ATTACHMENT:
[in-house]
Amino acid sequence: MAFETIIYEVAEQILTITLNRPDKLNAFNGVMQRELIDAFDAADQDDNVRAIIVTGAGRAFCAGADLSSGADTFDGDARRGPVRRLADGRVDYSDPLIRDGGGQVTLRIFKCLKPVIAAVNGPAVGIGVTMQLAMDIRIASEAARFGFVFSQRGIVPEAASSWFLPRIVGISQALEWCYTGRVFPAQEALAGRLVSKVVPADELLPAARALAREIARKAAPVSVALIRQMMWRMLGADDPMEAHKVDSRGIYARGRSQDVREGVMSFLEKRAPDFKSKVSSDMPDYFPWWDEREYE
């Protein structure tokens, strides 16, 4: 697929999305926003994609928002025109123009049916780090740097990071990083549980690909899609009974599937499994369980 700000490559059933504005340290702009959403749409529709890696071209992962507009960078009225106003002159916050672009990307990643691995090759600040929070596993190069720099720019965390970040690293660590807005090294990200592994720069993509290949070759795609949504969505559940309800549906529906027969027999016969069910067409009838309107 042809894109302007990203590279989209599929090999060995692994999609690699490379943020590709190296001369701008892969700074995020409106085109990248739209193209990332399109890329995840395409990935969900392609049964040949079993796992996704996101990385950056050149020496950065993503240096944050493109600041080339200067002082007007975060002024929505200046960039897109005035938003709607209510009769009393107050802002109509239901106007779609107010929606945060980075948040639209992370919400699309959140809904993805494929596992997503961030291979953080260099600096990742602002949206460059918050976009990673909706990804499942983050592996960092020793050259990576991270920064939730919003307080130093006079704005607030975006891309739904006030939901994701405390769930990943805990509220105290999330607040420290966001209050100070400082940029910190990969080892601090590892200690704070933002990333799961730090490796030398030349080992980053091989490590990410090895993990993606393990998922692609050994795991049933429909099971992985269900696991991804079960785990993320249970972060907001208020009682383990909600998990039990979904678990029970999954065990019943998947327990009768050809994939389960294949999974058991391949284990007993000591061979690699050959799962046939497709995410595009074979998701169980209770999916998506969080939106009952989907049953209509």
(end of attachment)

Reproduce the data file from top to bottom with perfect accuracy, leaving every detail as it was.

[in-house]
Amino acid sequence: MAFETIIYEVAEQILTITLNRPDKLNAFNGVMQRELIDAFDAADQDDNVRAIIVTGAGRAFCAGADLSSGADTFDGDARRGPVRRLADGRVDYSDPLIRDGGGQVTLRIFKCLKPVIAAVNGPAVGIGVTMQLAMDIRIASEAARFGFVFSQRGIVPEAASSWFLPRIVGISQALEWCYTGRVFPAQEALAGRLVSKVVPADELLPAARALAREIARKAAPVSVALIRQMMWRMLGADDPMEAHKVDSRGIYARGRSQDVREGVMSFLEKRAPDFKSKVSSDMPDYFPWWDEREYE
């Protein structure tokens, strides 16, 4: 697929999305926003994609928002025109123009049916780090740097990071990083549980690909899609009974599937499994369980 700000490559059933504005340290702009959403749409529709890696071209992962507009960078009225106003002159916050672009990307990643691995090759600040929070596993190069720099720019965390970040690293660590807005090294990200592994720069993509290949070759795609949504969505559940309800549906529906027969027999016969069910067409009838309107 042809894109302007990203590279989209599929090999060995692994999609690699490379943020590709190296001369701008892969700074995020409106085109990248739209193209990332399109890329995840395409990935969900392609049964040949079993796992996704996101990385950056050149020496950065993503240096944050493109600041080339200067002082007007975060002024929505200046960039897109005035938003709607209510009769009393107050802002109509239901106007779609107010929606945060980075948040639209992370919400699309959140809904993805494929596992997503961030291979953080260099600096990742602002949206460059918050976009990673909706990804499942983050592996960092020793050259990576991270920064939730919003307080130093006079704005607030975006891309739904006030939901994701405390769930990943805990509220105290999330607040420290966001209050100070400082940029910190990969080892601090590892200690704070933002990333799961730090490796030398030349080992980053091989490590990410090895993990993606393990998922692609050994795991049933429909099971992985269900696991991804079960785990993320249970972060907001208020009682383990909600998990039990979904678990029970999954065990019943998947327990009768050809994939389960294949999974058991391949284990007993000591061979690699050959799962046939497709995410595009074979998701169980209770999916998506969080939106009952989907049953209509």